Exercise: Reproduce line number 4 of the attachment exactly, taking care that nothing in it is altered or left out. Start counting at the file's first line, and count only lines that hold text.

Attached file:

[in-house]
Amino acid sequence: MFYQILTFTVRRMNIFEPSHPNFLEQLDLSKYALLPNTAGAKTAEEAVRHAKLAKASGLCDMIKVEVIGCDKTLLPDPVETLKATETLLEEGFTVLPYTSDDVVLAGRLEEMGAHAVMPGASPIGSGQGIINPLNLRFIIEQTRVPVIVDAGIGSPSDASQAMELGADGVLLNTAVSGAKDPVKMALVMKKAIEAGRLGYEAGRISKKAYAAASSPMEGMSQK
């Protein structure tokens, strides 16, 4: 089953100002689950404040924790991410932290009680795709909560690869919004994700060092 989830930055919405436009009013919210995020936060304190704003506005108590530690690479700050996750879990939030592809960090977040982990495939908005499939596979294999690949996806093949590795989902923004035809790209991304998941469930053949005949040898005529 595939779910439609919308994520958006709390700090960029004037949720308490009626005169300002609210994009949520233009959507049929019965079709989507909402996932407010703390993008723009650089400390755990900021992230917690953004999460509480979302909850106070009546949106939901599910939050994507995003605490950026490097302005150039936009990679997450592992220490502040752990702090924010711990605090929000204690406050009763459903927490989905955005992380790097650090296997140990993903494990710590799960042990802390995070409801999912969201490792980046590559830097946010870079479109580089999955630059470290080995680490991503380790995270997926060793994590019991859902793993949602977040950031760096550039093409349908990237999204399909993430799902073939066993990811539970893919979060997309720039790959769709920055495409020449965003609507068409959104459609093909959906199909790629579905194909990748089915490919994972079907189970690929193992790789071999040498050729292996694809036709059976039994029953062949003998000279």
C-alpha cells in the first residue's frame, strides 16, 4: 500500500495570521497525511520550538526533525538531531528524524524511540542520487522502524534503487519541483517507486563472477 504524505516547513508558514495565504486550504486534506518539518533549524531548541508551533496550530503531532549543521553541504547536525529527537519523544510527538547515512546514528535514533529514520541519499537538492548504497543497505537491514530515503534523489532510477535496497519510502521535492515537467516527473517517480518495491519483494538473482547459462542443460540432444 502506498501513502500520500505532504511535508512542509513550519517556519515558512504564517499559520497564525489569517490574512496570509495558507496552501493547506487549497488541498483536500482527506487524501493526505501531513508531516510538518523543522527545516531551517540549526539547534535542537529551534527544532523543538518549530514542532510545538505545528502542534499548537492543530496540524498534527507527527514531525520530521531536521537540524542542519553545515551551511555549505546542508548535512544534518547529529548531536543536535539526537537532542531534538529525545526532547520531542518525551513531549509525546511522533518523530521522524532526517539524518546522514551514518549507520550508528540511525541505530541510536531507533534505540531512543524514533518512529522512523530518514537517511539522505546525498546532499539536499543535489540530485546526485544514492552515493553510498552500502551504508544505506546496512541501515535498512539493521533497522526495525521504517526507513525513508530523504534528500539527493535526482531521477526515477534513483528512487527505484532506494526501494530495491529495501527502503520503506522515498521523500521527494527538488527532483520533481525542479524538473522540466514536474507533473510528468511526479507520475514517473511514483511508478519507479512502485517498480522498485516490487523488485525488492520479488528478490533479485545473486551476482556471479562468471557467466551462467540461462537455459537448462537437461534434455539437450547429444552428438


C-alpha cells in the first residue's frame, strides 16, 4: 500500500495570521497525511520550538526533525538531531528524524524511540542520487522502524534503487519541483517507486563472477 504524505516547513508558514495565504486550504486534506518539518533549524531548541508551533496550530503531532549543521553541504547536525529527537519523544510527538547515512546514528535514533529514520541519499537538492548504497543497505537491514530515503534523489532510477535496497519510502521535492515537467516527473517517480518495491519483494538473482547459462542443460540432444 502506498501513502500520500505532504511535508512542509513550519517556519515558512504564517499559520497564525489569517490574512496570509495558507496552501493547506487549497488541498483536500482527506487524501493526505501531513508531516510538518523543522527545516531551517540549526539547534535542537529551534527544532523543538518549530514542532510545538505545528502542534499548537492543530496540524498534527507527527514531525520530521531536521537540524542542519553545515551551511555549505546542508548535512544534518547529529548531536543536535539526537537532542531534538529525545526532547520531542518525551513531549509525546511522533518523530521522524532526517539524518546522514551514518549507520550508528540511525541505530541510536531507533534505540531512543524514533518512529522512523530518514537517511539522505546525498546532499539536499543535489540530485546526485544514492552515493553510498552500502551504508544505506546496512541501515535498512539493521533497522526495525521504517526507513525513508530523504534528500539527493535526482531521477526515477534513483528512487527505484532506494526501494530495491529495501527502503520503506522515498521523500521527494527538488527532483520533481525542479524538473522540466514536474507533473510528468511526479507520475514517473511514483511508478519507479512502485517498480522498485516490487523488485525488492520479488528478490533479485545473486551476482556471479562468471557467466551462467540461462537455459537448462537437461534434455539437450547429444552428438